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I think the phrase "Firefox works fine" summarises the situation for me!

There are various reasons why Internet Explorer and Outlook Express are so poor, but my son's t-shirt "Microsoft Sucks" more or less covers it.

And yet schools are encouraged by the government to use Microsoft products, shovelling wads of education cash into Mike Gates' pockets. When spyware and various nasties attack Internet Explorer all my pupils have to grimace and bear it....but they do learn a valuable lesson.

I did begin a sentence "The trouble with Microsoft is..." only to have a pupil finish the sentence "a bloodsucking global corporation." and I hadn't even taught him before!

(Of course I had to reprimand him for calling out).

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I never use Outlook (a.k.a. as Look Out!) because it is often targeted by hackers and viruses. I use Eudora. I do, however, use IE, which did cause me a problem by letting in the first Web-borne viruses that appeared a few years ago. Now I have a firewall and other layers of protection to keep the nasties out.

I am not really sure that you can blame Microsoft entirely, however. The virus writers, spyware writers and hackers would target any operating system that became the dominant system throughout the world, wouldn't they?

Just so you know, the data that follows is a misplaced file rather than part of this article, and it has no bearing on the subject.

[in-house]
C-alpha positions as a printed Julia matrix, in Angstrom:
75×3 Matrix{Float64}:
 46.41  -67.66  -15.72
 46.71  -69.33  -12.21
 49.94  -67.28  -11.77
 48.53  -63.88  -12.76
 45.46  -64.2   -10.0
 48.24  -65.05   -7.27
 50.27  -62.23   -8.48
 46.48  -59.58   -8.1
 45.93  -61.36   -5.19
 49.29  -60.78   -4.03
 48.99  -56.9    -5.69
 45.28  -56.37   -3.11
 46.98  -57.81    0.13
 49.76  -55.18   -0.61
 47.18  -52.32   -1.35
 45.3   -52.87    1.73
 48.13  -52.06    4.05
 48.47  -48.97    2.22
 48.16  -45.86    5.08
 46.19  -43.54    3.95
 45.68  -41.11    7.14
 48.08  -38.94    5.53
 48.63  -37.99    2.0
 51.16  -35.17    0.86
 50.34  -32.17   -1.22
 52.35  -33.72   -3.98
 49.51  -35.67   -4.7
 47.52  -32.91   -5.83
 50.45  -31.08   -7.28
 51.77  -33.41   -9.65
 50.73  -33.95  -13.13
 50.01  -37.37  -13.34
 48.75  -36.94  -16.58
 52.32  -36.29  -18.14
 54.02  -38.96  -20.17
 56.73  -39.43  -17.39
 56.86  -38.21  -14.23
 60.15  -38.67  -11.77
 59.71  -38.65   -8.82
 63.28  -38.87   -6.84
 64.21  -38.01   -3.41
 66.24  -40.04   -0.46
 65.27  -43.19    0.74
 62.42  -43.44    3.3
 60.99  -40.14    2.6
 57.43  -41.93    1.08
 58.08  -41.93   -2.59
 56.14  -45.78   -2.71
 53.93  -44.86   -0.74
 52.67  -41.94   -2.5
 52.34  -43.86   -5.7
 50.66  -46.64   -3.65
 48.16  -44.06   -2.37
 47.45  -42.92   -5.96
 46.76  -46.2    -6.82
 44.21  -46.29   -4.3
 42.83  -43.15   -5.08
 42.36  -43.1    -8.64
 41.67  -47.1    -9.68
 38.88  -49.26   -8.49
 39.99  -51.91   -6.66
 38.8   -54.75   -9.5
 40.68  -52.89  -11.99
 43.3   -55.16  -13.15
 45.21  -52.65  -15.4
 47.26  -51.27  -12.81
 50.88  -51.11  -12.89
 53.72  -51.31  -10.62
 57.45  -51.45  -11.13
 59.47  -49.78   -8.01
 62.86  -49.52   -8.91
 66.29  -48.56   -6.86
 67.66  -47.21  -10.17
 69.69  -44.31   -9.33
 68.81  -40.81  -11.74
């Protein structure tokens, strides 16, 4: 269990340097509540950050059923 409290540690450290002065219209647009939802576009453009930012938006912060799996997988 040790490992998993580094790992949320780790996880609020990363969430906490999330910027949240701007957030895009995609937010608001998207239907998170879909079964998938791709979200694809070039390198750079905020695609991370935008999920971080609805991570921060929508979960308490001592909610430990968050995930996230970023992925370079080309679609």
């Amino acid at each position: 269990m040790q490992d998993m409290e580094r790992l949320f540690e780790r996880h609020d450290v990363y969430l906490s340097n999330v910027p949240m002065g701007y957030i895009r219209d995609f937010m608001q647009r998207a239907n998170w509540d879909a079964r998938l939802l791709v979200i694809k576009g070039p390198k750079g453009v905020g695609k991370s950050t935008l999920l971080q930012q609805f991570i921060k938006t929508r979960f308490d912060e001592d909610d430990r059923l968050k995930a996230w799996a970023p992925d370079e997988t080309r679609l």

We count visitors to my business website, and we can also identify the operating systems and browsers that they use to access the site. Win users dominate, so it's obvious why they keep getting targeted by virus writers and hackers. Mac users show up as only 2% of all visitors, and we were visited by only 167 Linux users worldwide in the last year. Having said that, I find Windows a tacky system. I never buy the latest version of Windows, as Microsoft has a policy of field-testing its products among its customers, and the first releases are alway full of bugs. I still use Win98SE, which is relatively stable and which, incidentally, shows up as the most commonly used operating system by our website visitors.

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All sorted now. I ended up buying a product recommended to me callled "Alluria" which was very effective.

I also noticed a couple of IPs in my 'netstat -a' list which I couldn't trace to anything legitimate and have blocked them using Zone Alarm Pro and now my connection runs like a train :o